My research centers around three questions. First, what was the legislative and social climate regarding linguistic and racial minorities in interwar Czechoslovakia? Secondly, once Slovakia was taken over by the Nazis and transformed into a separate state in 1939, to what extent did they change policies towards linguistic and racial minorities? Thirdly, and primarily; given the long-existing and newly instituted policies and attitudes towards linguistic and racial minorities in Slovakia (especially towards the Jews), to what degree was the Holocaust home-grown, and to what degree was it an import from Nazi Germany? This research is important because the history of the Holocaust in East European countries is a relatively new topic. Slovakia, like other communist states in the region, followed the Kremlin’s position limiting the discussion of the Holocaust, particularly when it came to the question of the Jews. The research methodology for this project centers around an analysis of the existing scholarship on this topic. The primary sources for this research include but are not limited to testimonies of Czechs and Slovaks who lived during the timeframe in question, topical periodical publications from 1918-1945, and diary entries from the same time period. The major conclusion of this research is that while it is, at times, simple and convenient to blame German racism and policy coupled with its military might for the pan-European Holocaust, the truth is that such a conclusion defies the realities of history. While there were many attempts to modernize and westernize the policies and attitudes towards racial and linguistic minorities in interwar Czechoslovakia, the province of Slovakia remained more conservative and insular on these issues. Caught up in the struggle to define itself as a Slovak nation within Czechoslovakia, the province of Slovakia became hostile towards racial and linguistic minorities, especially towards the Jews. This fostered the mentality in Slovakia of Jewish “otherness” which existed prior to “independent” Slovakia’s alliance and collaboration with Nazi Germany. In Slovakia, the hatred essential for its activist role in the Holocaust was already there; Nazi Germany merely provided the ways and means to enhance its role in the Shoah.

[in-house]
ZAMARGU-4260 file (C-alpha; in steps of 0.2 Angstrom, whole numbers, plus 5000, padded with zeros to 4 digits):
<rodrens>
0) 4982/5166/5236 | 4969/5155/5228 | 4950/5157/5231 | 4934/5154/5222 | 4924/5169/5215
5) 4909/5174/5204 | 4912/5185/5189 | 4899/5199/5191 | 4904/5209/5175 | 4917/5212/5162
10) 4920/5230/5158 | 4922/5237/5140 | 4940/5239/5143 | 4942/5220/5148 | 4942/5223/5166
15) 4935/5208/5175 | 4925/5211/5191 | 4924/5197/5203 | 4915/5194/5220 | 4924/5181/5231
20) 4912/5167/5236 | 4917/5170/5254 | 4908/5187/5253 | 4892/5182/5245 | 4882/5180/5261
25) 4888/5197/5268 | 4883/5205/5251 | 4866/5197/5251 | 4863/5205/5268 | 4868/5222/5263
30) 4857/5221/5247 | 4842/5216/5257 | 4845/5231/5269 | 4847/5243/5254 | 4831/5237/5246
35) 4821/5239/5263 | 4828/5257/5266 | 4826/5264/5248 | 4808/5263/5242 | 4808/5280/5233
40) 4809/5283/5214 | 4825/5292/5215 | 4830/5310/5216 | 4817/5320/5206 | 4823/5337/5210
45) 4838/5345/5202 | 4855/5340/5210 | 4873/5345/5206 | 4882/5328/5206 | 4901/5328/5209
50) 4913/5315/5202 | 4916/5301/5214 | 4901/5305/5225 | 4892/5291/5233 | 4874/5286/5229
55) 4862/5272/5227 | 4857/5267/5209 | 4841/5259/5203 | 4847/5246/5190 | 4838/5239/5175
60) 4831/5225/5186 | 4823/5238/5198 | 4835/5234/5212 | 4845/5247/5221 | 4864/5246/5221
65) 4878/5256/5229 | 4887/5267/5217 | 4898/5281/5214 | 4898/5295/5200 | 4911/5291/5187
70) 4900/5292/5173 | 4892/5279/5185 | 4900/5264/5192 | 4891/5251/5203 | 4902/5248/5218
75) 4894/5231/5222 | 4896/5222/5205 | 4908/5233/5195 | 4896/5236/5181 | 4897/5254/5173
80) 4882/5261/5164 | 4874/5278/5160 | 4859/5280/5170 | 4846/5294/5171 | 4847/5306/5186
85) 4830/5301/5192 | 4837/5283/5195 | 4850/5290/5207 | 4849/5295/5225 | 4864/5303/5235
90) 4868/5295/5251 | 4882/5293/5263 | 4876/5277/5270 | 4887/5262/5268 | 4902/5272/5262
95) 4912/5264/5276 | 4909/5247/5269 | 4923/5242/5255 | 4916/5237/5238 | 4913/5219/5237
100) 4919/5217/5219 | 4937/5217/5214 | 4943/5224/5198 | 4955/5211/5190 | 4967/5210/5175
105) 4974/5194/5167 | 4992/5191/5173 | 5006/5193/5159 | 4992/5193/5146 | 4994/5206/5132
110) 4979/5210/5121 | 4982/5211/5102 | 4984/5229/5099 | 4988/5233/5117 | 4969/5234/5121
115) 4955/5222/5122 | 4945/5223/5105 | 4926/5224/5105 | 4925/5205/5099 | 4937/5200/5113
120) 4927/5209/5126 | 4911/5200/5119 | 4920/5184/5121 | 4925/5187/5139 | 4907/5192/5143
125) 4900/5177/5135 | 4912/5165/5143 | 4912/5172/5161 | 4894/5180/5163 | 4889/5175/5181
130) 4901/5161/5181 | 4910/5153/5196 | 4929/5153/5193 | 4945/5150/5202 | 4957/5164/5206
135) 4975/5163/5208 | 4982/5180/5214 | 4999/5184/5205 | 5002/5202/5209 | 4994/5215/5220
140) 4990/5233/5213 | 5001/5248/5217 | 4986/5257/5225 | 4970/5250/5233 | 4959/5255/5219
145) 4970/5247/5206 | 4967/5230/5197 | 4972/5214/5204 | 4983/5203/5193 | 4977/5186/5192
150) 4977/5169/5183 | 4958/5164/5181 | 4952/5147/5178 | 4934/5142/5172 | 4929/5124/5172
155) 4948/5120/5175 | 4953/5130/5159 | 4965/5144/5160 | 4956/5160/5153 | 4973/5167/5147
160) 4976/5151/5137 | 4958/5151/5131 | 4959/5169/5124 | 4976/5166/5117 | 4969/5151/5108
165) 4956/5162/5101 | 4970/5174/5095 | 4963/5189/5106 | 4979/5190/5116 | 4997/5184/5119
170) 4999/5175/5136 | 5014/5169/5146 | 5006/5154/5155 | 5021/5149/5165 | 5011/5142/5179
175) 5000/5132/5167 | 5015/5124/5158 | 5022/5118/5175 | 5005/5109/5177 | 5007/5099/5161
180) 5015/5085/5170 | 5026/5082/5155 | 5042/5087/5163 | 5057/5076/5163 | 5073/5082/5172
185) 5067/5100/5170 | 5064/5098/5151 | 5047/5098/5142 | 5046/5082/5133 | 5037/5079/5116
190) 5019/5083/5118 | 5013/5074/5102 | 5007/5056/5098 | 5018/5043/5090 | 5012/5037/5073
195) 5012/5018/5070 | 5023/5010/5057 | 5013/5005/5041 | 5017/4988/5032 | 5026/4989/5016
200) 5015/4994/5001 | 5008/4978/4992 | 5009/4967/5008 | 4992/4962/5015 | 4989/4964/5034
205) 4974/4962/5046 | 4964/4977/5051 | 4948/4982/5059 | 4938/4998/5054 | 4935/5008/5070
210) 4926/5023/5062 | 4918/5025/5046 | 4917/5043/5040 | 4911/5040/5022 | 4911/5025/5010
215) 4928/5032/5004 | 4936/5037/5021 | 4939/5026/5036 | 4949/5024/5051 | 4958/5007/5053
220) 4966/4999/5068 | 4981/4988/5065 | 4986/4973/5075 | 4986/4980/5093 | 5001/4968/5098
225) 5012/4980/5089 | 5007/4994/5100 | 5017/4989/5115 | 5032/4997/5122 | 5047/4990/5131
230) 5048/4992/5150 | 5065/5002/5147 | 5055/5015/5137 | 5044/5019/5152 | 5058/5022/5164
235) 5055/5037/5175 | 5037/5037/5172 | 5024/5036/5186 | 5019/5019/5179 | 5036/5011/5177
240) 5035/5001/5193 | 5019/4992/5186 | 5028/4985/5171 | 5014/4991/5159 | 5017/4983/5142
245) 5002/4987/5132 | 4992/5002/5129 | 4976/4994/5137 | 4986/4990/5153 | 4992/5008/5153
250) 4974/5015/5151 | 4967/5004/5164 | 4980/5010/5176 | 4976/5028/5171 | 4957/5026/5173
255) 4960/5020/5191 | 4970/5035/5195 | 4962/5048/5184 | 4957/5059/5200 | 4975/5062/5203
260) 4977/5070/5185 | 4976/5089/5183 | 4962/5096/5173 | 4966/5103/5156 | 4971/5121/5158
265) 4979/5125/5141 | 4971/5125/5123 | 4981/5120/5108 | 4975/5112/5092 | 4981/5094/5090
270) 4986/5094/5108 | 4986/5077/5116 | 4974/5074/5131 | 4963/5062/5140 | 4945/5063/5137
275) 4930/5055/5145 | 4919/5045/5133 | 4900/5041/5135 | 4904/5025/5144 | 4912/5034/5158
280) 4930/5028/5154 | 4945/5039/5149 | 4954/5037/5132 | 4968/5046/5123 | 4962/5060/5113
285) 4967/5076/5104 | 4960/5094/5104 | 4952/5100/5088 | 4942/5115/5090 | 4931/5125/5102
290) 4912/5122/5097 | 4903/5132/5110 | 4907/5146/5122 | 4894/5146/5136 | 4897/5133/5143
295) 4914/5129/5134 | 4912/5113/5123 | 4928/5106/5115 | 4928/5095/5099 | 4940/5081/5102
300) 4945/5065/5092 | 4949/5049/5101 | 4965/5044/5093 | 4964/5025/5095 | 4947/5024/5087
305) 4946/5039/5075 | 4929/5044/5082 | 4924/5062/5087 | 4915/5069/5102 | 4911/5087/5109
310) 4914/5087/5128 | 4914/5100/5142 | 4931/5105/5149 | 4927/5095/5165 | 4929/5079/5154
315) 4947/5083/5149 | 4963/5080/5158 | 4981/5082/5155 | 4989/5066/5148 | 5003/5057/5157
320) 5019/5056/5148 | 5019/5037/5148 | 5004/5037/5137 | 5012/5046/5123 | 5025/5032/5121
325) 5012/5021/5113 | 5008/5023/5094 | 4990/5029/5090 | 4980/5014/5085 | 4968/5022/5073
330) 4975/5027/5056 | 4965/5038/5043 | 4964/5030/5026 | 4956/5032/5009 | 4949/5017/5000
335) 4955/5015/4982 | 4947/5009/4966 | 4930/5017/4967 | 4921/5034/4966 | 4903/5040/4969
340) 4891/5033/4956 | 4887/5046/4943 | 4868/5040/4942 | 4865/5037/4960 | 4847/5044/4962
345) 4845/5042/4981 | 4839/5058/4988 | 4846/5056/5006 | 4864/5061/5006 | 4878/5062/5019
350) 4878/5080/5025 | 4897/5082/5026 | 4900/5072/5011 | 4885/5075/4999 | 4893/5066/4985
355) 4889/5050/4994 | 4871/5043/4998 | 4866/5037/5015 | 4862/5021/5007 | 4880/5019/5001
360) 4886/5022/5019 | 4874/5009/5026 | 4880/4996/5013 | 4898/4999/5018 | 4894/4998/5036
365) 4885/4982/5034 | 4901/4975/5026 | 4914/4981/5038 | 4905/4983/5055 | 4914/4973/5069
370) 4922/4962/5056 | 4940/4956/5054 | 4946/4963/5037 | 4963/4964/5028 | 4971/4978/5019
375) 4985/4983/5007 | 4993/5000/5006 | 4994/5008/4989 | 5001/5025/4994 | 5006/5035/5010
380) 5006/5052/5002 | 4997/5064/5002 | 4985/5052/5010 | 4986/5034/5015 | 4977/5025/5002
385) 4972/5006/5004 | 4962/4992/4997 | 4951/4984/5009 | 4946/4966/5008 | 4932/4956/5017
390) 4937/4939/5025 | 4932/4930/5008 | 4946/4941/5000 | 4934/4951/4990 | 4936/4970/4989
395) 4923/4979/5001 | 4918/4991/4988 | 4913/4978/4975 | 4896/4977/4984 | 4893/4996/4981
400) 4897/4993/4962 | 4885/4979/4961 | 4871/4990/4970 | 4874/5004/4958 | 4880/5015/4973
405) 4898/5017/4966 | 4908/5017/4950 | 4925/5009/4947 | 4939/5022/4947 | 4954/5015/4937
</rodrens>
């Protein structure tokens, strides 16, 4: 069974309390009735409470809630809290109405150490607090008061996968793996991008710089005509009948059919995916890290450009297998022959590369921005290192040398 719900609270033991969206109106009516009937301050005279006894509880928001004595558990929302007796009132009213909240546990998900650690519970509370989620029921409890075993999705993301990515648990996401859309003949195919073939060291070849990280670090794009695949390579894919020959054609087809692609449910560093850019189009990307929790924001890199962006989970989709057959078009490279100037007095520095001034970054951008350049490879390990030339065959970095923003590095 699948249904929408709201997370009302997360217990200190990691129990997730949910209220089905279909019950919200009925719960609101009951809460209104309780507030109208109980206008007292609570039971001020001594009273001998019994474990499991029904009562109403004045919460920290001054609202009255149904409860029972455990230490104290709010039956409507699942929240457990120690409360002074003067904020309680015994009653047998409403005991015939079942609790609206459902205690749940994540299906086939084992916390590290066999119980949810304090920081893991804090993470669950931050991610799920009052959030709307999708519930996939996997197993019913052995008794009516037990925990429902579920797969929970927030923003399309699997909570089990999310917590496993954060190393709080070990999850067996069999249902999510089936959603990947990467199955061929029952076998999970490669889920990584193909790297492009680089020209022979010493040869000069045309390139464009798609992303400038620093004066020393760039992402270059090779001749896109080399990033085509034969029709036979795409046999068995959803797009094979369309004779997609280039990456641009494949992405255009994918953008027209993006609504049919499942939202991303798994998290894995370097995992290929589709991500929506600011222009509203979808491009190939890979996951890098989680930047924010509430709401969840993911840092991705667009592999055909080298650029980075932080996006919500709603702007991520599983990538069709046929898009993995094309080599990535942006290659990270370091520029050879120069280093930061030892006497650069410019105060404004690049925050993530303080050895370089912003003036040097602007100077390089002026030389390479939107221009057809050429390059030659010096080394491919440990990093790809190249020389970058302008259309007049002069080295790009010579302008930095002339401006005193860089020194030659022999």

Katharine I. Fredricksen (Dr. David M. Crowe), Department of History and Geography

This paper focuses on the Jewish children (up to age 16) living in the Warsaw and Lodz ghettos from 1940-1945 and their living conditions, resources (i.e. orphanages and children’s hospitals), and general experiences. Both ghettos were established by the Nazis in 1940 and were the largest in Nazi-occupied Poland during World War II. Though similar in size, they differed in the way they were administered by the Nazis and the local Judenrats. Differences in formal and informal leadership as well as strictness of regulations had a significant impact on the lives of the children. There is little scholarship on the plight of children in the ghettos because most of them died in the Holocaust. Consequently, my research is drawn from the small collections of memoirs and diaries of children who did survive, as well as the diaries, letters, papers, and memoirs of ghetto leaders (Janusz Korczak, Chaim Rumkowski), and Irena Sendler, a Polish Christian whom some regard as the Polish “Schindler.” My work with these sources has enabled me to draw a more complete picture of the experiences of the children. In this paper I compare Warsaw and Lodz and show how there were drastic differences between them these differences altered how children experienced the ghettos. The resources and opportunities in Warsaw, like the variety of Jewish self help organizations and the chance to escape via a sophisticated underground movement, impacted children differently than how the “salvation through labor” mentality of the Lodz ghetto impacted children. The emphasis on “salvation through labor” made it particularly difficult for children to survive because they were often not strong enough or old enough to be considered useful laborers in Lodz. Understanding the lives of children in the ghettos is crucial not only because it expands our knowledge of general conditions in the ghettos and because it gives us a fuller picture of the impact of the ghettos on the Jewish community, but also because it bears witness to the lives of the victims. The child victims of the Holocaust represent an entire lost generation that deserve to be remembered.

Stephanie E. Gallagher (Dr. David Crowe), Department of History and Geography